Lightweight and super-strong, cellulose nanofiber is an innovative material based on cellulose—a renewable resource from trees and plants—promising a wide spectrum of potential applications in various fields, including the automobile industry.
The NCV project concept car exhibited at the Tokyo Motor Show. Thirteen parts, including the door trim and floor parts, were made with CNF.
To achieve carbon neutrality by the year 2050—a goal declared by the Suga administration last October—technological innovation is imperative. One case illustrative of that effort is the development of cellulose nanofiber (CNF), a new ultra-fine material derived from the cellulose found in trees and other plants. Disentangled on the nano level from natural cellulose, each CNF strand ranges from just four to 20 nanometers thick (1 nm equaling one-billionth of a meter). Compared to steel of the same volume, CNF weighs one-fifth and is eight times stronger. Due to these properties, resin can be reinforced with CNF to produce a high-performance compound material.
Japan has developed various technologies to render CNF-resin production processes more efficient. Research is underway on a multitude of applications for the material, with those for automobiles appearing particularly promising. In 2016, Japan’s Ministry of the Environment launched the Nano Cellulose Vehicle (NCV) project, attracting the involvement of 22 research institutes and companies. In autumn 2019, the project generated buzz by exhibiting a wooden concept car at the Tokyo Motor Show. Thirteen parts of the car (including the hood) were made from CNF resin, reducing the vehicle’s total weight by 16%, while a simulation showed a significant 11% improvement in fuel economy.
Professor Usuki, who led the NCV project, says, “As there is little activity by researchers overseas to mix CNF with resin to make new compounds, Japan could lead in this field.”
Toyota Boshoku Corporation, which has been using plant-derived kenaf fibers in auto parts for many years, was in charge of developing the outer panels and door trim of the NCV concept car. Speaking about the potential of CNF, TSUGE Motoki of the company’s New Value Creation Center says, “You can produce CNF resin with existing manufacturing equipment, avoiding the need to develop new machinery, which is a key benefit of the resin. A wider recognition of CNF’s contribution to cutting CO2 emissions, as well as to reducing costs of production, ought to lead to its more widespread adoption.”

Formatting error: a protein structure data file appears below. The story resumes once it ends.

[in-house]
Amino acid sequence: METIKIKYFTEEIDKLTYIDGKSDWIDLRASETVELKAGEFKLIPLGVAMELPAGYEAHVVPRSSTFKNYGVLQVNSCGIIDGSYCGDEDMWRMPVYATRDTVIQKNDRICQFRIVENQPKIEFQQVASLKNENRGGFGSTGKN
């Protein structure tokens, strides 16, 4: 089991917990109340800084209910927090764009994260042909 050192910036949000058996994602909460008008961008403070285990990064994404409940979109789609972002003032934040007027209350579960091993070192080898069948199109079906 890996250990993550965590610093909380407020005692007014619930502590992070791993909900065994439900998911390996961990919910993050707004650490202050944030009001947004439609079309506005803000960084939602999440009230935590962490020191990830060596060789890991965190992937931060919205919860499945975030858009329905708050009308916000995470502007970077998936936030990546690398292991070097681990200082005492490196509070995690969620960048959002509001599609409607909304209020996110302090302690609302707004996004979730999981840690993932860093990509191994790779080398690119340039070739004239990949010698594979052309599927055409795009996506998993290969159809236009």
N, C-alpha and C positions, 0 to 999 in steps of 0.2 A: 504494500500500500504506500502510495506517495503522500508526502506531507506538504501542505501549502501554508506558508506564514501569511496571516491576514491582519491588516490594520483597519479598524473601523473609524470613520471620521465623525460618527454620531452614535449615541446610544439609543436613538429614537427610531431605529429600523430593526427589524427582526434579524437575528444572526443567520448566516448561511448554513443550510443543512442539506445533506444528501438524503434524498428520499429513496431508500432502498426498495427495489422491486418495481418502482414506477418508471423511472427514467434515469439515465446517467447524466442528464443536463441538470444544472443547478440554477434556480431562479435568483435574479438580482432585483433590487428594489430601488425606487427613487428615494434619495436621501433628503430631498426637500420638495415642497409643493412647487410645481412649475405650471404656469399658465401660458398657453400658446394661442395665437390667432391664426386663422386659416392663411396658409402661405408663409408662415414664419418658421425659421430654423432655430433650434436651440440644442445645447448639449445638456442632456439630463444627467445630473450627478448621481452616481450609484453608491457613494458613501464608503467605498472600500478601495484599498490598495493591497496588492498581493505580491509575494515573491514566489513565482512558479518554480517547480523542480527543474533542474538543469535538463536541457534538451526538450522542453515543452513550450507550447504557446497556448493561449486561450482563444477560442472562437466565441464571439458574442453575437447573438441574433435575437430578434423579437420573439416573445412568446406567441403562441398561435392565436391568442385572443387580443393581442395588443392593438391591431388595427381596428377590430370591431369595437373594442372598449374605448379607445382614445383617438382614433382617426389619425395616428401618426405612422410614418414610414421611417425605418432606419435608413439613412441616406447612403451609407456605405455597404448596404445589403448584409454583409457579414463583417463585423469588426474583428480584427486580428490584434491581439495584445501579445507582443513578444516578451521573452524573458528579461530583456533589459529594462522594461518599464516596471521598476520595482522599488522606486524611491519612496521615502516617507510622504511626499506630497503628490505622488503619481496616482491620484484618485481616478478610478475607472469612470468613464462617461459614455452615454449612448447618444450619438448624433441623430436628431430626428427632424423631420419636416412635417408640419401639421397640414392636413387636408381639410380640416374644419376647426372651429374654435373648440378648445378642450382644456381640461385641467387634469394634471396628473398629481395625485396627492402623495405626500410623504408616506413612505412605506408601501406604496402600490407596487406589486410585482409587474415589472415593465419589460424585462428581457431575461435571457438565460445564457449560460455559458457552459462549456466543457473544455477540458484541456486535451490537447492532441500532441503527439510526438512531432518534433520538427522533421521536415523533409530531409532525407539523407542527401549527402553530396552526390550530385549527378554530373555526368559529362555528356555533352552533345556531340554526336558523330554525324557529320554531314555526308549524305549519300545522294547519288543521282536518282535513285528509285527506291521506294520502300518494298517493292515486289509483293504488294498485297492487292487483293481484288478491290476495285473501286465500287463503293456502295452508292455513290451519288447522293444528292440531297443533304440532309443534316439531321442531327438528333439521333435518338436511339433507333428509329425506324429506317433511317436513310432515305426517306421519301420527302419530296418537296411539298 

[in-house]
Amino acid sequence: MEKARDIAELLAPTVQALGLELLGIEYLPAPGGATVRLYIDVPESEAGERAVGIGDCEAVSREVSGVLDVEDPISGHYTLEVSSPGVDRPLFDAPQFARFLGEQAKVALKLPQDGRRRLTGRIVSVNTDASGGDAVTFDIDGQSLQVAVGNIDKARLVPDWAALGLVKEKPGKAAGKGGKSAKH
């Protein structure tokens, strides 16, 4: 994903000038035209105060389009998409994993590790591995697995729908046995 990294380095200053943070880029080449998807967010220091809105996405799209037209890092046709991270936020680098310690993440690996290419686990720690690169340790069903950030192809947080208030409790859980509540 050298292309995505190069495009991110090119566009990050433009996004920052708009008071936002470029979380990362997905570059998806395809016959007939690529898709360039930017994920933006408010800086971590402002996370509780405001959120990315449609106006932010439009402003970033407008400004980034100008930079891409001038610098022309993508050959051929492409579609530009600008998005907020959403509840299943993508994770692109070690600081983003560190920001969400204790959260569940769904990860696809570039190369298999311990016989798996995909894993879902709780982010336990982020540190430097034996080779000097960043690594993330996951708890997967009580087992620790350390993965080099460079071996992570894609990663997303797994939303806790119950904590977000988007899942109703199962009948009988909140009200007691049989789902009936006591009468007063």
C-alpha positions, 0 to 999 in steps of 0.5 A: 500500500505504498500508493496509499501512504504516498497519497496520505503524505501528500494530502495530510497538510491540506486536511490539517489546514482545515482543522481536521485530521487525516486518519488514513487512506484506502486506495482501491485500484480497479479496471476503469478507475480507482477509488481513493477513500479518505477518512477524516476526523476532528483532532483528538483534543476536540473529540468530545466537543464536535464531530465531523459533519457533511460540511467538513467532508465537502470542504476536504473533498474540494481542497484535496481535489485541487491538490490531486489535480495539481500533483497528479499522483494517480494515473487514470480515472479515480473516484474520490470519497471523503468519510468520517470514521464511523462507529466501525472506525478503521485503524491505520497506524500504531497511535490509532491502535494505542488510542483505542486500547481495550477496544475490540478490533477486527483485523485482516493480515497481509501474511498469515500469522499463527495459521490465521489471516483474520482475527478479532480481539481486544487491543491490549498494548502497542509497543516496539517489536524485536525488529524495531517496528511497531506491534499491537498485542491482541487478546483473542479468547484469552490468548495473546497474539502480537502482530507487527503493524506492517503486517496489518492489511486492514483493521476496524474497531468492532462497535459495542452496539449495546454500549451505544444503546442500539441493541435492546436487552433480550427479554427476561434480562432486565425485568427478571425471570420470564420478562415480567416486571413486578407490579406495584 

To produce CNF, pulp fibers are extracted from wood and are then micro-refined to the nano-level.
Products employing CNF are already being marketed in other sectors, including such products as sports shoes and home appliances, where light weight and durability are musts. Owing to its excellent thermal resistance, moreover, CNF is highly suited to use in housing, such as in the production of window sashes and glass. Applying the knowledge gained in the NCV project, the Ministry of the Environment is endeavoring to introduce the technology to a wide variety of firms through its Nano Cellulose Matching project.
In order to introduce CNF into automobile manufacturing, further tests are needed to verify its long-term durability and performance in related areas. Nevertheless, the material holds great promise toward achieving a carbon-free society. Professor Usuki says, “The performance of resin can be substantially improved simply by mixing the substance with a small amount of CNF. Moreover, its primary base material—trees—grows all over Japan. Although the realization of lower vehicle weights and low carbonization are perennial issues for automobile manufacturers, I think that CNF is an amazing material that has the potential to achieve both.”
CNF has been utilized in various products already on the market, such as for cushioning in running-shoe soles and the bodies of stick vacuum cleaners. Resin for housing materials is also in development.